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Oceana Magazine Spring 2012: Donor Profile: Susan Casey

Author Susan Casey has made her mark as the editor-in-chief of O: The Oprah Magazine, but her two books focus on the oceans’ wildest adventurers, from shark researchers to rogue waves surfers. She spoke with Oceana about her first book, “The Devil’s Teeth,” and the ceaseless pull of the ocean.


Why you were drawn to the oceans?

I think I was born drawn to the ocean. I grew up in landlocked Toronto, and I grew up around lakes, but I wasn’t exposed to the ocean a lot. It wasn’t until I started into my adult years that I started spending time by the ocean. But I was always obsessed by water. The ocean has so much incredible life, and as a writer, so many mysteries and awesome stories.


When did you first start writing about the oceans professionally?

At Outside Magazine, I wasn’t writing stories about the ocean, but I was assigning a lot of them. I assigned stories about big wave surfing, and I assigned the story that became the movie Blue Crush. I was able to indulge my interest that way.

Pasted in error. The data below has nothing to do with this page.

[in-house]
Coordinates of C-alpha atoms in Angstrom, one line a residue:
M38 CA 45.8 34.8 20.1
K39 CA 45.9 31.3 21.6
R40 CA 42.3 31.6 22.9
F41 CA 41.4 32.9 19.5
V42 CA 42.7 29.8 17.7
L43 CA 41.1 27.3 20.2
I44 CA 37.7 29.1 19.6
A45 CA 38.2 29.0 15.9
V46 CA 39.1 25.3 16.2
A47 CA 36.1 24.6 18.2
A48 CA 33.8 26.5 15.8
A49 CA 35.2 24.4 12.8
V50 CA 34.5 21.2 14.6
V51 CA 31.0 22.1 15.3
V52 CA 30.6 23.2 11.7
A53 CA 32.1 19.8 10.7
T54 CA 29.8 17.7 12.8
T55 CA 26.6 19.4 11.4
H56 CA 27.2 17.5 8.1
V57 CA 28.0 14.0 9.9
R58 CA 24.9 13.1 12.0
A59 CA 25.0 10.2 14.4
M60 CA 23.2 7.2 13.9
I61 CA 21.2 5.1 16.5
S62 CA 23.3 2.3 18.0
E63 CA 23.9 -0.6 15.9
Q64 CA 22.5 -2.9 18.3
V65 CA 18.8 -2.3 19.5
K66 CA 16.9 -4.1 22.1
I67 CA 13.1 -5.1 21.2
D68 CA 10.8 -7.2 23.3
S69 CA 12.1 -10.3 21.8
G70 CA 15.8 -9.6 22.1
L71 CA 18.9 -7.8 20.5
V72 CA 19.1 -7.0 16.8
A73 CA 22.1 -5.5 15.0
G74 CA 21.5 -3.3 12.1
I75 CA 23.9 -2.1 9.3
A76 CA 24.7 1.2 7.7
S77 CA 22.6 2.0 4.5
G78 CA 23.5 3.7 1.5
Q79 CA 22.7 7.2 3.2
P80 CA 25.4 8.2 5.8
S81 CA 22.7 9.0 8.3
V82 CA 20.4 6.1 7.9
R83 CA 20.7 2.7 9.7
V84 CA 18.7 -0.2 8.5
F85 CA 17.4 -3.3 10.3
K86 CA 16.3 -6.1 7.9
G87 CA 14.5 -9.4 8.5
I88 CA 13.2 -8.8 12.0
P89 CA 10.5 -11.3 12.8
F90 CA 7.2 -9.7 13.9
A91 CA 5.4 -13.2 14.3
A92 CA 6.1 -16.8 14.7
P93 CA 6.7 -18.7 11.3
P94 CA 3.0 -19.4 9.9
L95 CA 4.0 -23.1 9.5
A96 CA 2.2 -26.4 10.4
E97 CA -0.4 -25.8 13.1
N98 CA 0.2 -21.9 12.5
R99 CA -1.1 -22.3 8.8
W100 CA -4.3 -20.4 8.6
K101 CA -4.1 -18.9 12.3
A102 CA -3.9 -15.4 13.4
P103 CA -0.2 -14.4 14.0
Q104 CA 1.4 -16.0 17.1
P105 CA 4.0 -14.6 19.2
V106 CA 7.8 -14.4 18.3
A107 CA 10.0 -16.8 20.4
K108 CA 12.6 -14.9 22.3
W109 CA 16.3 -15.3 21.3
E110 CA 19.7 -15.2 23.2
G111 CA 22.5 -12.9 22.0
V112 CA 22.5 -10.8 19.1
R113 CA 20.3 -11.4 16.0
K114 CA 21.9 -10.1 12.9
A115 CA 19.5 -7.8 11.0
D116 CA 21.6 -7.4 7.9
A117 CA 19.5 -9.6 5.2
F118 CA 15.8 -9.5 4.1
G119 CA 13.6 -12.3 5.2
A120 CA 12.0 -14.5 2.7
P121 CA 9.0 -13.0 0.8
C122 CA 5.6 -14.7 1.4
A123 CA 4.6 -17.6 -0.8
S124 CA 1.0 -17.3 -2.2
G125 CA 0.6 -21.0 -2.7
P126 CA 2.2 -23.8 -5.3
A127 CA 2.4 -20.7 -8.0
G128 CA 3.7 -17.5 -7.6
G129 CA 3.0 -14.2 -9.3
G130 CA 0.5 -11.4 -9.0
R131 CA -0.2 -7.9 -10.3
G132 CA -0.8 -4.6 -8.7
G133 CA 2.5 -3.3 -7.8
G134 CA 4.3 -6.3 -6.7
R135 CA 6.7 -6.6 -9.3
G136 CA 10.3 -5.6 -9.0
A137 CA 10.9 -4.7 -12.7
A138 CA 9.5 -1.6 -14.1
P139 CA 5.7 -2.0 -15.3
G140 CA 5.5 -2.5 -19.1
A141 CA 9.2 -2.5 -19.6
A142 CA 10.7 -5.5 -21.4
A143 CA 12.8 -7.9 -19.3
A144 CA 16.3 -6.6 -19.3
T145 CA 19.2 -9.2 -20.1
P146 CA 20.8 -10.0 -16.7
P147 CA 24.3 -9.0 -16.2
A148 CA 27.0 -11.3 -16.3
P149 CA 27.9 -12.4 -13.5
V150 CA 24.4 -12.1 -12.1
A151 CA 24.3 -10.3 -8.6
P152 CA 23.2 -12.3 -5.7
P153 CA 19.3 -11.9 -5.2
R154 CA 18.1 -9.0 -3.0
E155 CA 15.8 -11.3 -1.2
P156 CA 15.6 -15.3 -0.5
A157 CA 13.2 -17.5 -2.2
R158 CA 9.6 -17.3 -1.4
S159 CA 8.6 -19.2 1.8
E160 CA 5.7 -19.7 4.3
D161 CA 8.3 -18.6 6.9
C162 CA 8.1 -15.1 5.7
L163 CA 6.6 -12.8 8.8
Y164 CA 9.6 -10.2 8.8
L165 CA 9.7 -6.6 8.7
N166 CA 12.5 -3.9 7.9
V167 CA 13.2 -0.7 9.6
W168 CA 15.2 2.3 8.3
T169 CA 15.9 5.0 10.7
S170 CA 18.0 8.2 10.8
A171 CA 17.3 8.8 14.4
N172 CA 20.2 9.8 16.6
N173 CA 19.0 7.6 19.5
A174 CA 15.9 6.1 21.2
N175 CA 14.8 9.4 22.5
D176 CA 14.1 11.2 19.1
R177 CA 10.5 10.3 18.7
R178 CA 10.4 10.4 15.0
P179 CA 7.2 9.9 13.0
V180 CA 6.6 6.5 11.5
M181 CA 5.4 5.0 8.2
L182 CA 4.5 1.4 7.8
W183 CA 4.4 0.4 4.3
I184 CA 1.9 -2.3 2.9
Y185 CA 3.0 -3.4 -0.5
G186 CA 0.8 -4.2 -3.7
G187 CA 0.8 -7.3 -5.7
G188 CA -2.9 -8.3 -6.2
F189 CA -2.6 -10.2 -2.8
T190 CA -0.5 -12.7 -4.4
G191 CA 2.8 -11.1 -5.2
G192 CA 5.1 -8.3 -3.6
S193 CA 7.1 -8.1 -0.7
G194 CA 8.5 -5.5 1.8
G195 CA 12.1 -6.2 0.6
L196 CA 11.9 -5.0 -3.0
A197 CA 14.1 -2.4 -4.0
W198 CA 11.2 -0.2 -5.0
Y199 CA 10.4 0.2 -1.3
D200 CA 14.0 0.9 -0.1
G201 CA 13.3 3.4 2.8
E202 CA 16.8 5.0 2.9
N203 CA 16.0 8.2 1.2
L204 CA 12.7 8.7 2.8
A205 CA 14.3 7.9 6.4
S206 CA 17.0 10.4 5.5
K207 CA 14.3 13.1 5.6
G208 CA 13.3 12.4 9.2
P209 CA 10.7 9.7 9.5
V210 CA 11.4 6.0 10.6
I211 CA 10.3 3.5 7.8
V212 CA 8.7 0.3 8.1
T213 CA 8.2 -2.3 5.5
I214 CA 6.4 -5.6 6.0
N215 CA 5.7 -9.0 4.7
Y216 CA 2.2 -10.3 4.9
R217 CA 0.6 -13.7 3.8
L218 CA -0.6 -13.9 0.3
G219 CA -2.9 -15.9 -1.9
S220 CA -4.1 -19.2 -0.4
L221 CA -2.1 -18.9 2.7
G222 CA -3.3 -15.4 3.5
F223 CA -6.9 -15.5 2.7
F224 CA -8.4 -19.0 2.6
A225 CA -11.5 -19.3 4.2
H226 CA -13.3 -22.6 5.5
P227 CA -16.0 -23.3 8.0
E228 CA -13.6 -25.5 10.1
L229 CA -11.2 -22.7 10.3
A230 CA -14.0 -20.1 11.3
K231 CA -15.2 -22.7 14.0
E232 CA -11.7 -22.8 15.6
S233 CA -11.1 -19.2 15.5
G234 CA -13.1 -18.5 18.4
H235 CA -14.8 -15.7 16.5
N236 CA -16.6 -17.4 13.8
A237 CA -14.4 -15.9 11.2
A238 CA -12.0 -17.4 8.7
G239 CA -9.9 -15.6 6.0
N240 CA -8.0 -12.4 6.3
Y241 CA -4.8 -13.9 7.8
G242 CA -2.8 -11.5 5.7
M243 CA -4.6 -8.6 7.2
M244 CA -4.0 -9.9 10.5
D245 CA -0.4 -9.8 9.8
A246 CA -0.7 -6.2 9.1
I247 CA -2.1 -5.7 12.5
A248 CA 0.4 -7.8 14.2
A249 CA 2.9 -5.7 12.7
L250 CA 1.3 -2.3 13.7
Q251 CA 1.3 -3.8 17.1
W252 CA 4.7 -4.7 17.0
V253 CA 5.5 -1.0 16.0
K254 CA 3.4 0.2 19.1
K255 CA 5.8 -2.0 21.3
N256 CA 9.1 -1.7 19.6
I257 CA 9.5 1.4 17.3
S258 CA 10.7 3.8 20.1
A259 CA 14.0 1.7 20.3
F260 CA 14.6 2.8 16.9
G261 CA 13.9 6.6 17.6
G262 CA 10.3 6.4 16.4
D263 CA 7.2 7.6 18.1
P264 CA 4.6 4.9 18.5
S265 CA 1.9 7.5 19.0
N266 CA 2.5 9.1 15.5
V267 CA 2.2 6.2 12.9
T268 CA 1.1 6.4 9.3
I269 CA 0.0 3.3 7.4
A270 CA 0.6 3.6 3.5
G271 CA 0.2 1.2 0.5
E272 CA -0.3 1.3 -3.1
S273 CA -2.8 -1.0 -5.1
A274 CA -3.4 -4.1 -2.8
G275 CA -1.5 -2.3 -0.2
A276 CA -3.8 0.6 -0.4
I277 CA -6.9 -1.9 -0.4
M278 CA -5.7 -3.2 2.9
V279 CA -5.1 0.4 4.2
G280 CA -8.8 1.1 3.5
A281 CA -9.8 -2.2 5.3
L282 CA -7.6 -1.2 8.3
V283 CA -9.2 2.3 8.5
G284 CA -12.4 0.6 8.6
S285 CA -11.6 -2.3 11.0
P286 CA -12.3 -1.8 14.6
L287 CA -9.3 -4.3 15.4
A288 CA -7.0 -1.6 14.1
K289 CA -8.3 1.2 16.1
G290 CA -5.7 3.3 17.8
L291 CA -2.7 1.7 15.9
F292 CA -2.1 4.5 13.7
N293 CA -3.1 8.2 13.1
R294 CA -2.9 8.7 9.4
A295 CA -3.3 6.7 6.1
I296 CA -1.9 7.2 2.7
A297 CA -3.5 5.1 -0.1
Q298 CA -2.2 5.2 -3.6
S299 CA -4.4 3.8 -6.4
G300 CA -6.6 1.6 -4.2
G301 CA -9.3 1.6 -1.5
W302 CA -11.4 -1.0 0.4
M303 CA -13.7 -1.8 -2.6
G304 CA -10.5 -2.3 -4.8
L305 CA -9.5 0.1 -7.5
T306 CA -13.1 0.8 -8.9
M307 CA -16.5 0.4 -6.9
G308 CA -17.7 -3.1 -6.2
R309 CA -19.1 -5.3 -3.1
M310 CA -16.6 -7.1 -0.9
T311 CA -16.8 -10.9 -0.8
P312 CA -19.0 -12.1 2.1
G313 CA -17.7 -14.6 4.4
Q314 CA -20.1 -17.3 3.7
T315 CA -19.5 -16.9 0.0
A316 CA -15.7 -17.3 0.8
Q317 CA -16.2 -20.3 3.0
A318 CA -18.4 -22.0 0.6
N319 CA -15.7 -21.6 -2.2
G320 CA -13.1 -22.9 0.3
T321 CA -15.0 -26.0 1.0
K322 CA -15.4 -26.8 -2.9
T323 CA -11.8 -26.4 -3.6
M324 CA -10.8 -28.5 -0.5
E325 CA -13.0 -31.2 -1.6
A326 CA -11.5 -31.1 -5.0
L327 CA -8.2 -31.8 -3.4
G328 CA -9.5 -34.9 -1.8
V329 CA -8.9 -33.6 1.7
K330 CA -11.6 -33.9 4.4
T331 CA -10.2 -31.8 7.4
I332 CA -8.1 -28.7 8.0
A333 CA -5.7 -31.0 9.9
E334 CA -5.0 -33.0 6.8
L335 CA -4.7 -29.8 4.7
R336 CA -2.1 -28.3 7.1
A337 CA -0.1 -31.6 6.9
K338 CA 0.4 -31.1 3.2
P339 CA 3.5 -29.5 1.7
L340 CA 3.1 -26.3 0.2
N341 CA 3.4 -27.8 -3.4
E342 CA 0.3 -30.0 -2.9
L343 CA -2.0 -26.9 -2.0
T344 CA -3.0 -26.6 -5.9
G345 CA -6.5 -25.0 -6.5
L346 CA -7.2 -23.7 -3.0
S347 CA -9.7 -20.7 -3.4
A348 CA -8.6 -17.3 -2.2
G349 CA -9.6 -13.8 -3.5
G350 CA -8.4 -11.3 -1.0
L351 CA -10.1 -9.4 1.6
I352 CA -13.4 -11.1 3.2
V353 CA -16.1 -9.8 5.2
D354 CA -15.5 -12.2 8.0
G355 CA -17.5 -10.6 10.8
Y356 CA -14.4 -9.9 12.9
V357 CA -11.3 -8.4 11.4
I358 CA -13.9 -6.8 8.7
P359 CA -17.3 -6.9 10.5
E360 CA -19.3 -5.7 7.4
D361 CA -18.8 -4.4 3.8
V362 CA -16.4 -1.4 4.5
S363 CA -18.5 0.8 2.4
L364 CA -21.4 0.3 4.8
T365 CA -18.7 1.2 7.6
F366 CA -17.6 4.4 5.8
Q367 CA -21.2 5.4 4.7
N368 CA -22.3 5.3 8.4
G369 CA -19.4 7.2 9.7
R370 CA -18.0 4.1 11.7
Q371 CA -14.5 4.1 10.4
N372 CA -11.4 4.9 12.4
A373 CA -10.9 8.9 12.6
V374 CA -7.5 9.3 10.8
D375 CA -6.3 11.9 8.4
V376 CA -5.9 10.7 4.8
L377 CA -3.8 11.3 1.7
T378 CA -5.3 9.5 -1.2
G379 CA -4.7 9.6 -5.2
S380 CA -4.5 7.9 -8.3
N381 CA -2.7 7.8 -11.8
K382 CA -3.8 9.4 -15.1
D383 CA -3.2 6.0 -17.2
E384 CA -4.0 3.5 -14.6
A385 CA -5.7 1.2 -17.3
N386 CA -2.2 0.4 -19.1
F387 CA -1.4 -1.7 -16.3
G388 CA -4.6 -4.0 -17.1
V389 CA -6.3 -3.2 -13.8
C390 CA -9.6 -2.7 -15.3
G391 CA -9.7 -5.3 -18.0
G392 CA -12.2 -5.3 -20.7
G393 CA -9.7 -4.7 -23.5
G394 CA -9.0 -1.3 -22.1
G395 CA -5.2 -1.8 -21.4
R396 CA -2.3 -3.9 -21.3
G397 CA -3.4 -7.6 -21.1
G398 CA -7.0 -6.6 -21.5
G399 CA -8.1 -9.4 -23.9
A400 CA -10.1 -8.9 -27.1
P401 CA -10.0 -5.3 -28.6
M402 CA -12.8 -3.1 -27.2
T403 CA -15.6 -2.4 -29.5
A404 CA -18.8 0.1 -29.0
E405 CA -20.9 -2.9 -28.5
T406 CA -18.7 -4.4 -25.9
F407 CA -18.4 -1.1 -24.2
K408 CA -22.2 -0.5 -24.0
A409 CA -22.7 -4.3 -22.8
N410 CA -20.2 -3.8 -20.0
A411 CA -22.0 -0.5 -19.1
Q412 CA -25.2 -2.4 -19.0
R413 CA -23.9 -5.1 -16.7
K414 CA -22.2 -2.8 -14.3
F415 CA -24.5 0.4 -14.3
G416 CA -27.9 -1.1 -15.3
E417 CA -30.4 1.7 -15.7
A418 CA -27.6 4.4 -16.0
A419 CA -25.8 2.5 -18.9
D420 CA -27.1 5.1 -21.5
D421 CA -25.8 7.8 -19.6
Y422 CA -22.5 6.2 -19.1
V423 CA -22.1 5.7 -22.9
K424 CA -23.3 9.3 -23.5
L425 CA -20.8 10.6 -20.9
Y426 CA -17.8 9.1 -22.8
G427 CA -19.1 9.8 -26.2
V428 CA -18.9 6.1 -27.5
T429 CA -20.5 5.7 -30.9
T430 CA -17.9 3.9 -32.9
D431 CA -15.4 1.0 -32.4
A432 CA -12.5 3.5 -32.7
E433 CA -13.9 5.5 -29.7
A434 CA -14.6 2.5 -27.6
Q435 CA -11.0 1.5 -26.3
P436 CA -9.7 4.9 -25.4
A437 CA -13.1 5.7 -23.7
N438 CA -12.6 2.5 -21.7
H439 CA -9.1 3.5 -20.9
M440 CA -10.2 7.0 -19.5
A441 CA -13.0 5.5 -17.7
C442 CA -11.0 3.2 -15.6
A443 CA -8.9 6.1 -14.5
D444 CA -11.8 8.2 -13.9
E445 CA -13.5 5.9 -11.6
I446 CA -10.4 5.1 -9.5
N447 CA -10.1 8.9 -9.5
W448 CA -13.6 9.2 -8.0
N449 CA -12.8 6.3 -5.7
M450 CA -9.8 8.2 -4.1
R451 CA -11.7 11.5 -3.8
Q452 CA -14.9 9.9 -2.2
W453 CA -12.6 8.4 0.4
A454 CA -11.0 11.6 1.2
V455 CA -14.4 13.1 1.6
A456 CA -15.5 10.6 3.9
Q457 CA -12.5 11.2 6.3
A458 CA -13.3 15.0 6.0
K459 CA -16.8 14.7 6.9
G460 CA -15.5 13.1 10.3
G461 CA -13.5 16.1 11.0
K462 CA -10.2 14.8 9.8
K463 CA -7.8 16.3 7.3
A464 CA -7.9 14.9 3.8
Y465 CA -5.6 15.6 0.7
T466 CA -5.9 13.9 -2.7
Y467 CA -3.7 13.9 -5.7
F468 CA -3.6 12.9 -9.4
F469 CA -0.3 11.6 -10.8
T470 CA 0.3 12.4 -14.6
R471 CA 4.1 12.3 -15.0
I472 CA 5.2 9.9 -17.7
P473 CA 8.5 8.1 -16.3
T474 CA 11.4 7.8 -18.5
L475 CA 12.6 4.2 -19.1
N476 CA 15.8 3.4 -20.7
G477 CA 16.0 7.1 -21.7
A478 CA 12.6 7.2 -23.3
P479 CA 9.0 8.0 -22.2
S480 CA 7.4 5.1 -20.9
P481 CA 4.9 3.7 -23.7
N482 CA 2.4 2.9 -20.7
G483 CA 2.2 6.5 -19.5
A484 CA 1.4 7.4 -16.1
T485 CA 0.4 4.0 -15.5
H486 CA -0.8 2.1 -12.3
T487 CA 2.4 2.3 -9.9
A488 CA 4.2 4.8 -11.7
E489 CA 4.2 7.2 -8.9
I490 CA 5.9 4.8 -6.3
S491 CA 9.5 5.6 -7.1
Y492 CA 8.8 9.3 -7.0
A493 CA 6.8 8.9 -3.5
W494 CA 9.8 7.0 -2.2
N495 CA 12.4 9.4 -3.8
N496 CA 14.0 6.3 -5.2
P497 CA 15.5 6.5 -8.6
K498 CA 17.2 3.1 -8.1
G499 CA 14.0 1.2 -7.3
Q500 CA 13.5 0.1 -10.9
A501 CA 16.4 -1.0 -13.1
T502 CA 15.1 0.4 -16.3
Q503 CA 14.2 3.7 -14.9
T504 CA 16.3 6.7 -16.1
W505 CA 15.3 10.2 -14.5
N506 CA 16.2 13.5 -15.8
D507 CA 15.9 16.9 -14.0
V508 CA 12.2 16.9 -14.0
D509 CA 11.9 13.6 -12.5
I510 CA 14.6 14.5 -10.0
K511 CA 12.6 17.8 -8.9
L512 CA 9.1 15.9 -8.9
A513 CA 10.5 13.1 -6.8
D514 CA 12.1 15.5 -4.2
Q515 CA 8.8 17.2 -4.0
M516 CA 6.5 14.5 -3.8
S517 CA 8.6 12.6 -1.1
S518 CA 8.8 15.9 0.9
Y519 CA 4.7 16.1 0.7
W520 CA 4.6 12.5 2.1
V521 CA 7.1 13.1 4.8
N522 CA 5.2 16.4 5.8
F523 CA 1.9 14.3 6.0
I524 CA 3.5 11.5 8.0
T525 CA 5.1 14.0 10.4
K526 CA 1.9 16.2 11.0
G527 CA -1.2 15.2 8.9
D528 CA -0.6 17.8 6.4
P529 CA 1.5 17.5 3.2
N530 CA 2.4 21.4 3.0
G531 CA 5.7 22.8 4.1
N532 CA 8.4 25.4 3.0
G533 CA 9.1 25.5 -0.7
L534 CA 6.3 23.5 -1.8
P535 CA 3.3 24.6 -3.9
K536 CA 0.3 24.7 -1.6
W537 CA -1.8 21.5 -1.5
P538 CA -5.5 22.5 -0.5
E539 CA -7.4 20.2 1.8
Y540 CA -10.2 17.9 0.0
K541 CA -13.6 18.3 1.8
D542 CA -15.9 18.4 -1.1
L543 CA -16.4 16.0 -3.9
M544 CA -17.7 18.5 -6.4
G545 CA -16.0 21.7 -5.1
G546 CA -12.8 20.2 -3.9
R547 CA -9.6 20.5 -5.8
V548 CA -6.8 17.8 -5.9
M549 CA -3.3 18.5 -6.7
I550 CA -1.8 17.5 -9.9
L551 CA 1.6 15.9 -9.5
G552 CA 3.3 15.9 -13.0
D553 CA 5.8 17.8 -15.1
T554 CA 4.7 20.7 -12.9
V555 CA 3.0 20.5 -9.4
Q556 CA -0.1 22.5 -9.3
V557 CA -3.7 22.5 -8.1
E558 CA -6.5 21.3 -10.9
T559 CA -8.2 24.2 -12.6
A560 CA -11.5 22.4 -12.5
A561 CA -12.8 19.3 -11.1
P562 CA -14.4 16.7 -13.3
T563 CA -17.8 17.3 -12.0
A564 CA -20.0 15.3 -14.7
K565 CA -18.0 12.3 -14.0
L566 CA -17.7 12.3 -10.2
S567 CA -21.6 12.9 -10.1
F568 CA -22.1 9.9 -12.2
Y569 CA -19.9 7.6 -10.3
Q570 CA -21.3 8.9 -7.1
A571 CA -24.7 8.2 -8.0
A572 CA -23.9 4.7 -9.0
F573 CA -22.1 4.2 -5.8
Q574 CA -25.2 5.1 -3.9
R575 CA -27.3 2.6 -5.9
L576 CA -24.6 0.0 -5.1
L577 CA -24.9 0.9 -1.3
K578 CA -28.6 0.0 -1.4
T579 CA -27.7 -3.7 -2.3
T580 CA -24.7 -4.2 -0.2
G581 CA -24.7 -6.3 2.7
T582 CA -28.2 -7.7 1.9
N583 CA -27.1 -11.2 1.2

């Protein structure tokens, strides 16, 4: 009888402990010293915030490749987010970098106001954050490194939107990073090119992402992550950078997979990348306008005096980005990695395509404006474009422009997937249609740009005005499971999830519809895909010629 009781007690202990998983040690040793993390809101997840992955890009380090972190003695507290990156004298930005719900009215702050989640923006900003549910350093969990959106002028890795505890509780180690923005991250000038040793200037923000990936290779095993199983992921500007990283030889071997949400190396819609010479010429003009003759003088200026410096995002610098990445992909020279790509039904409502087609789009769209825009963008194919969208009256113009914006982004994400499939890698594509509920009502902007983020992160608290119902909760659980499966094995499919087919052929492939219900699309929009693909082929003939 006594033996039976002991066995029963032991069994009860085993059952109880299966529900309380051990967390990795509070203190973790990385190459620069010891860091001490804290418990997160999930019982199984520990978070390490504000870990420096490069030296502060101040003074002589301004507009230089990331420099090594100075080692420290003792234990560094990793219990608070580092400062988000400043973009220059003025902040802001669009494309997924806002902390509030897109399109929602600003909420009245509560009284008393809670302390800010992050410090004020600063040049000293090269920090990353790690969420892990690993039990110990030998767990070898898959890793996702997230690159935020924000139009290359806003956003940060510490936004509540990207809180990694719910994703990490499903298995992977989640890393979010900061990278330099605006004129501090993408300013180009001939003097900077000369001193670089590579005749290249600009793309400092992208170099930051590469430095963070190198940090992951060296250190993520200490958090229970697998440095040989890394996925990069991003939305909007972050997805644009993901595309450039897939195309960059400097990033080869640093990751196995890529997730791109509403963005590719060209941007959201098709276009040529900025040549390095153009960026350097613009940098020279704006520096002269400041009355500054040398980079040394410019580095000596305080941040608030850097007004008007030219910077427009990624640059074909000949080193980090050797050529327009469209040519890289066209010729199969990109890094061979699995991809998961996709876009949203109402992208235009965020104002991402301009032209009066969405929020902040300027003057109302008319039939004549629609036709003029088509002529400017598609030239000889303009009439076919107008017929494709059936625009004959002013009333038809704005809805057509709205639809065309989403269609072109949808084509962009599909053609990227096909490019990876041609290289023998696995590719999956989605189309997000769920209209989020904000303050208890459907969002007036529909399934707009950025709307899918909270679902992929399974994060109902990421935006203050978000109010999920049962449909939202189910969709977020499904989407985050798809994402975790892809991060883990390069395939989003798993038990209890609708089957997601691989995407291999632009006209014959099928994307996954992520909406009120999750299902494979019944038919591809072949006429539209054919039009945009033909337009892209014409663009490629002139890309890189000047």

What drew you to sharks?

I was always interested in what lay below the surface of any given body of water. It always seemed like it was parallel universe. I saw this BBC documentary that was about the Farallon Islands. The islands are 27 miles from the coast of San Francisco. The water is very dark, black, cold and filled with krill. This film showed the scientists in their little 11-foot Boston Whaler with these 20-foot white sharks. The whole thing was just so haunting. The notion that these incredible beasts lived within San Francisco city limits, I just could not get it out of my mind. So I pursued the story, got to know the scientists, and learned why they haven’t been written about, because they’re really hard to get to and really dangerous.


What was it like the first time you looked down and saw a shark right next to your boat?

I remember it very vividly because there were a number of sharks around, they were really interested. All the scientists had done was put a six-foot flip board out in the water. They didn’t tow the flip board, they just plunked it into the water, and we probably saw nine passes by sharks. Sharks were just circling the boat. And then just as the moment I thought I would never go in the water in the Farallones, I saw a guy getting out of the water, and that was my favorite character in the book, this Ron Elliott, who’s the lone remaining urchin diver in the Farallones. He has dived out there alone for years and years and years. There’s a very interesting cast of characters in the human realm as well as the shark realm out there.